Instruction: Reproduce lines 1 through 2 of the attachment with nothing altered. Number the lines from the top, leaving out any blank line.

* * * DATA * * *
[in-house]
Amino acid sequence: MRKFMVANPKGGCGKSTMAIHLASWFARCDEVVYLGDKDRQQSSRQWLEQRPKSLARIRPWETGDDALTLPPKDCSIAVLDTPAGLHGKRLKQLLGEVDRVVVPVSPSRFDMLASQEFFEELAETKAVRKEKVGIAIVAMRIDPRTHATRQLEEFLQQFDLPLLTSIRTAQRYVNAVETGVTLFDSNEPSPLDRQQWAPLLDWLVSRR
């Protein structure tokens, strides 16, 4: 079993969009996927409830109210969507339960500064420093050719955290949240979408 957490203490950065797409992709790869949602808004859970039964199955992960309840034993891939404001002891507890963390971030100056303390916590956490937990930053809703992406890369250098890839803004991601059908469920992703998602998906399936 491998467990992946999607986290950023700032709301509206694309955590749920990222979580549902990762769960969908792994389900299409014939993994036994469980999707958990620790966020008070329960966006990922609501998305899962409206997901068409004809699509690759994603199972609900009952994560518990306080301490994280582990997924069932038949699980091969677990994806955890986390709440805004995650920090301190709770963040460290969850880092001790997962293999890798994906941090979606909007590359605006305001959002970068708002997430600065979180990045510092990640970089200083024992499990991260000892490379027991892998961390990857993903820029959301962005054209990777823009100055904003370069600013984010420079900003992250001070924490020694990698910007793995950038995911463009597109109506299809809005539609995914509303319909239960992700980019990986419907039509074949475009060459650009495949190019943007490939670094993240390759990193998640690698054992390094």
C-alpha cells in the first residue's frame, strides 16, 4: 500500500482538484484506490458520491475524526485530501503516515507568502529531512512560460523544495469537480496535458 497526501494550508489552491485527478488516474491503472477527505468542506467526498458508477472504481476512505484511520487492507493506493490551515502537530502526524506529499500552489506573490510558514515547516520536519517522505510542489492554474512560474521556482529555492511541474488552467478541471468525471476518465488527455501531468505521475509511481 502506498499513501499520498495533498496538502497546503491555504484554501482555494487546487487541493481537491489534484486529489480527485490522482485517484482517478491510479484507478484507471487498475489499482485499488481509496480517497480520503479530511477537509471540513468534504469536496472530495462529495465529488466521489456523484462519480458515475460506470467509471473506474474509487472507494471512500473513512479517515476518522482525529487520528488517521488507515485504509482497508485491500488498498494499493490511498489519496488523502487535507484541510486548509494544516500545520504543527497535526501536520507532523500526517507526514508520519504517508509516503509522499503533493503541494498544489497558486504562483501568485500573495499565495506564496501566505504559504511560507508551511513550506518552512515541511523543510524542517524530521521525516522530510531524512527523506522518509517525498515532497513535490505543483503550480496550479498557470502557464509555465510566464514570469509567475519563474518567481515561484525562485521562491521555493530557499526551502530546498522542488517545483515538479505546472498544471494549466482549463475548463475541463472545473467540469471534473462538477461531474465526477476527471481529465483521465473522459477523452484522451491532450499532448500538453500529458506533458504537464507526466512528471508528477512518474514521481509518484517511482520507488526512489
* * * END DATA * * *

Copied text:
[in-house]
Amino acid sequence: MRKFMVANPKGGCGKSTMAIHLASWFARCDEVVYLGDKDRQQSSRQWLEQRPKSLARIRPWETGDDALTLPPKDCSIAVLDTPAGLHGKRLKQLLGEVDRVVVPVSPSRFDMLASQEFFEELAETKAVRKEKVGIAIVAMRIDPRTHATRQLEEFLQQFDLPLLTSIRTAQRYVNAVETGVTLFDSNEPSPLDRQQWAPLLDWLVSRR